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Most people know that poor dental health can lead to cavities, bad breath, and gum disease. But did you know that neglecting your brushing routine could put you at risk of a heart attack or stroke?
Poor dental hygiene causes gum disease, which can lead to other health problems, such as heart disease, diabetes, and even dementia. One of the most common warning signs of gum disease is inflammation. Gingivitis, a condition in which your gums become inflamed, occurs when there is a buildup of plaque on your teeth.
Swollen, tender gums that bleed easily are a sign of gingivitis. Not treated properly, this condition can escalate to periodontitis. When this happens, the gum tissue begins to pull away from the teeth, allowing harmful bacteria to form pockets beneath the gumline, attack the bone, and enter the bloodstream.
Any bacteria that slip into your bloodstream through the network of blood vessels in your mouth can be carried to your heart. The bacteria can cause inflammation and arterial plaque, which restricts the amount of blood that’s able to flow to your heart and puts you at a higher risk for a heart attack or stroke.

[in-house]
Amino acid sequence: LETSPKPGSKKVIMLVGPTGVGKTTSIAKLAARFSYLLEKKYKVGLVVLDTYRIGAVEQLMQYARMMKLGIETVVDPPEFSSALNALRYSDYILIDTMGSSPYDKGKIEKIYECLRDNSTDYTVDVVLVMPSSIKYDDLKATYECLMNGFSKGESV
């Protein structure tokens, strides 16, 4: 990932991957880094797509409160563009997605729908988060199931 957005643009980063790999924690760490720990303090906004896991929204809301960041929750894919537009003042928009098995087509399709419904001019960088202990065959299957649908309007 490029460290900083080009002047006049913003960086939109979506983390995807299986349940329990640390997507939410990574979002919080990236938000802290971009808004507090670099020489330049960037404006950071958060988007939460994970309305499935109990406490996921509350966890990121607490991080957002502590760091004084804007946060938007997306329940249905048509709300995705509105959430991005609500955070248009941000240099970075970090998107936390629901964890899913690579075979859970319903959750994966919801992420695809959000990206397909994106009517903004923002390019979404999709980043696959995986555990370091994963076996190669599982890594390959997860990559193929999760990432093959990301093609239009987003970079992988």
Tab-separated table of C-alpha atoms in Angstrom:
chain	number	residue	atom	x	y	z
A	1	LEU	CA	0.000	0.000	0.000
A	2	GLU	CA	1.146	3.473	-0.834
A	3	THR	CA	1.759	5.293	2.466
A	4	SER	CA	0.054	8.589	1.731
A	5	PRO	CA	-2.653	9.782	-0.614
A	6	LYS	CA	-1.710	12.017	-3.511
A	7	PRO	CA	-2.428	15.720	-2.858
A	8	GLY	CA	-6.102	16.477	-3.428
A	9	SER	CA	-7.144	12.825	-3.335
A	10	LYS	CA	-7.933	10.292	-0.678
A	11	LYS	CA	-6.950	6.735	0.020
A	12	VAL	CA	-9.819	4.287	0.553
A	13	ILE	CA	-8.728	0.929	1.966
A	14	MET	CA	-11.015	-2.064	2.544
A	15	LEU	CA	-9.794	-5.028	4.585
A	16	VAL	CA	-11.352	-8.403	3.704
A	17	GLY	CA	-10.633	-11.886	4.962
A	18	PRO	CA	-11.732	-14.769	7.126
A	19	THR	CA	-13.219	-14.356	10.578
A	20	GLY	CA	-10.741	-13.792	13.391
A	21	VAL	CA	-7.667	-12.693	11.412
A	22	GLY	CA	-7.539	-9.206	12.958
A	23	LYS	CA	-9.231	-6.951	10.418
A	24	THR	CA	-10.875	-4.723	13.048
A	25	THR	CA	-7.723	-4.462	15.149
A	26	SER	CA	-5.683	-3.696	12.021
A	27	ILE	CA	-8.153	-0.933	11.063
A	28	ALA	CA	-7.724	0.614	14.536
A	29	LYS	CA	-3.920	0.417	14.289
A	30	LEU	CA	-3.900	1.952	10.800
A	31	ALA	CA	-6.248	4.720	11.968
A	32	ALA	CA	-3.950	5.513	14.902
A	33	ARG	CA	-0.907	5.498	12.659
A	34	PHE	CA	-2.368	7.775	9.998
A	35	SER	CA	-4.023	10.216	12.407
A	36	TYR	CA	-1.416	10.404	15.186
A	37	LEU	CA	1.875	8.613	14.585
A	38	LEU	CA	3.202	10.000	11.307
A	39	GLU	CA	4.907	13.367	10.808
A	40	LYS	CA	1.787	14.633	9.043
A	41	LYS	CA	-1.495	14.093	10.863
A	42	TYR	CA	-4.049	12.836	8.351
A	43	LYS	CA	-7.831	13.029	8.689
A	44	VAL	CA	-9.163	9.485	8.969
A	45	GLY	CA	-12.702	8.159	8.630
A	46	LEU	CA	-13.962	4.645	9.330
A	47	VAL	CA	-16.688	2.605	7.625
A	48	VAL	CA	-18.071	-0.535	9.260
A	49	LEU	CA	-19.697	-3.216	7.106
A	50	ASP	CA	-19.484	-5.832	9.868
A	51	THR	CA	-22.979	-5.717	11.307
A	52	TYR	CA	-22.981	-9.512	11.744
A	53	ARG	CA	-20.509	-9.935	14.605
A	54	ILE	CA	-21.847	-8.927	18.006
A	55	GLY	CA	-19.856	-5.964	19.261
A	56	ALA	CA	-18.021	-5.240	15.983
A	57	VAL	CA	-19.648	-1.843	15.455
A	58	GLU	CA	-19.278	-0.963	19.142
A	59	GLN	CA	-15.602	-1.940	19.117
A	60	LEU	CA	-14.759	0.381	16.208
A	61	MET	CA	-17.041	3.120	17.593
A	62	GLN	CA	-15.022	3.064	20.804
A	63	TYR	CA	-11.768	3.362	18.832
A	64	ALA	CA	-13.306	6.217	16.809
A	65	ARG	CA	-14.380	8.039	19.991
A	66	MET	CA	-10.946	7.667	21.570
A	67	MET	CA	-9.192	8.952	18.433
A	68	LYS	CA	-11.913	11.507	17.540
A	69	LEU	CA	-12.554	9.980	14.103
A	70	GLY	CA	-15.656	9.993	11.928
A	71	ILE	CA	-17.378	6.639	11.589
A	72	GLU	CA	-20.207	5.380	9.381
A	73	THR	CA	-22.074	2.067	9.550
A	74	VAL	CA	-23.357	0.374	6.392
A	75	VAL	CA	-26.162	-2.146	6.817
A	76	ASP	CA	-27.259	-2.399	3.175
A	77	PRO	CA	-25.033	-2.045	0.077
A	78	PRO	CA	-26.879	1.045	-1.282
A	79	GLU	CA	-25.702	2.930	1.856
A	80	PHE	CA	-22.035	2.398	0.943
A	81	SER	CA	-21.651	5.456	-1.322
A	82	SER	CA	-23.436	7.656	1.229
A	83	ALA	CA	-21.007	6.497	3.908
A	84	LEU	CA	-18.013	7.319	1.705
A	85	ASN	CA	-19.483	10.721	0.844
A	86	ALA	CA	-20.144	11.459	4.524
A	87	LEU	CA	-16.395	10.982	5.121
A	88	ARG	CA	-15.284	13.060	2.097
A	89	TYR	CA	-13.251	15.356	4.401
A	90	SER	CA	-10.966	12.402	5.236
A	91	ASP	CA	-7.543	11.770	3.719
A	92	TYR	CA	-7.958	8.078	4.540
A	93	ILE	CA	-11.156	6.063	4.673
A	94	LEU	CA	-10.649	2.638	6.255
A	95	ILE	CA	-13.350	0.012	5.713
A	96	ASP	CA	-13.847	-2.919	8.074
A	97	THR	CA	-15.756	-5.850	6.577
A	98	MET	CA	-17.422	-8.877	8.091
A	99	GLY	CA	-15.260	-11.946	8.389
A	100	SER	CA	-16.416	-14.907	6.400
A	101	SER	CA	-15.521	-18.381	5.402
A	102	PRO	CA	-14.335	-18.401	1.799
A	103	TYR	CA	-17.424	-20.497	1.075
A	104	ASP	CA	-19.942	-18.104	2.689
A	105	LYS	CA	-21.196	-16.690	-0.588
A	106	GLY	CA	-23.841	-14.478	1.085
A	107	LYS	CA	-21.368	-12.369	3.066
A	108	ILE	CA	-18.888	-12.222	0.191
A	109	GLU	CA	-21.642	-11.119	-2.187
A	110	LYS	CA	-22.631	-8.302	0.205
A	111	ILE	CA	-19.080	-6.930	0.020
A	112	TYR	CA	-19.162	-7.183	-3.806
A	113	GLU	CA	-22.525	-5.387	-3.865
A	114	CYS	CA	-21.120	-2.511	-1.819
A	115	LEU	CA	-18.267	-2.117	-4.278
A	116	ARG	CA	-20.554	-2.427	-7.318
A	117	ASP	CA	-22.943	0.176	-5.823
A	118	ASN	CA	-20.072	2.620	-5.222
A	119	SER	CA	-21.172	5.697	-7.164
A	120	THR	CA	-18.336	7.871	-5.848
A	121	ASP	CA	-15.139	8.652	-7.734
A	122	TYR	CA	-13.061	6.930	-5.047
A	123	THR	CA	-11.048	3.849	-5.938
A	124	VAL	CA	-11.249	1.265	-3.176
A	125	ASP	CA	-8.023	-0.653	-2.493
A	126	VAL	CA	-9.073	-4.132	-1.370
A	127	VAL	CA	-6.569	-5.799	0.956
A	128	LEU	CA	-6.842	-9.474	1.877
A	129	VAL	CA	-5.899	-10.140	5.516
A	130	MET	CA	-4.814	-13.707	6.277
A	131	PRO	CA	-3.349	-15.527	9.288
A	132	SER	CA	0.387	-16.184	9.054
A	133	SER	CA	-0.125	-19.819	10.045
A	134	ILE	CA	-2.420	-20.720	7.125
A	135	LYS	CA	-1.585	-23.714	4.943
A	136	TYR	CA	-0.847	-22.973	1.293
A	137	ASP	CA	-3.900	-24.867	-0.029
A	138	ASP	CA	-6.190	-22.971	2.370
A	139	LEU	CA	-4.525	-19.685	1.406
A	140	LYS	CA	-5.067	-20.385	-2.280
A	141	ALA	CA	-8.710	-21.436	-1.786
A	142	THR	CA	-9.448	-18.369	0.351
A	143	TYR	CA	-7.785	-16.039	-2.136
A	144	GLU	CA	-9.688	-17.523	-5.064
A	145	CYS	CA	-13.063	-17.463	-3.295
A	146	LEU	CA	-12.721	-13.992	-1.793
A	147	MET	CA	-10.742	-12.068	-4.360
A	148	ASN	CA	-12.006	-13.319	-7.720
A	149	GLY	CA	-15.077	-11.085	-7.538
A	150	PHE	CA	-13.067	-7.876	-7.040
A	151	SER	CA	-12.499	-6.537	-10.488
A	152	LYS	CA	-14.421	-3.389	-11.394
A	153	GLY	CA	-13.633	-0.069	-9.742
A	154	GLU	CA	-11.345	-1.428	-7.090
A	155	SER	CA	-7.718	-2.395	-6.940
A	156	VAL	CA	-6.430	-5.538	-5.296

Once you develop periodontitis, no amount of brushing and flossing will be sufficient, and a professional cleaning at a dentist’s office is necessary. The best defense against gum disease is a proper brushing and flossing routine. If your gum problems persist, speak to your dentist as soon as you can. Periodontitis is treatable through deep cleaning and antibiotics. You’ll immediately feel better, and you’ll lower your risk of heart attack and stroke.
Dr. Alexa Alborzi Has helped more than 8,500 children, teens, end adults transform their happy, healthy smiles, and orthodontics. Through her 25 years of experience, She has developed the ability to produce smiles in a fraction of the usual time without headgear, extraction, or expenders. She is known to tackle some of the most difficult orthodontist’s cases with a high degree of success and minimal surgeries. As a respected professor of orthodontics for 14 years, she has instructed many graduate students at the University of California San Francisco, School of dentistry. Her vision of excellence has also led her to be an active supporter of many local community programs such as Smiles Change Lives and Sonrisas Community programs. Giving back to her community is a personal drive learned from her parents who ran an orphanage and taught the value of helping others. For more information visit www.alborzismiles.com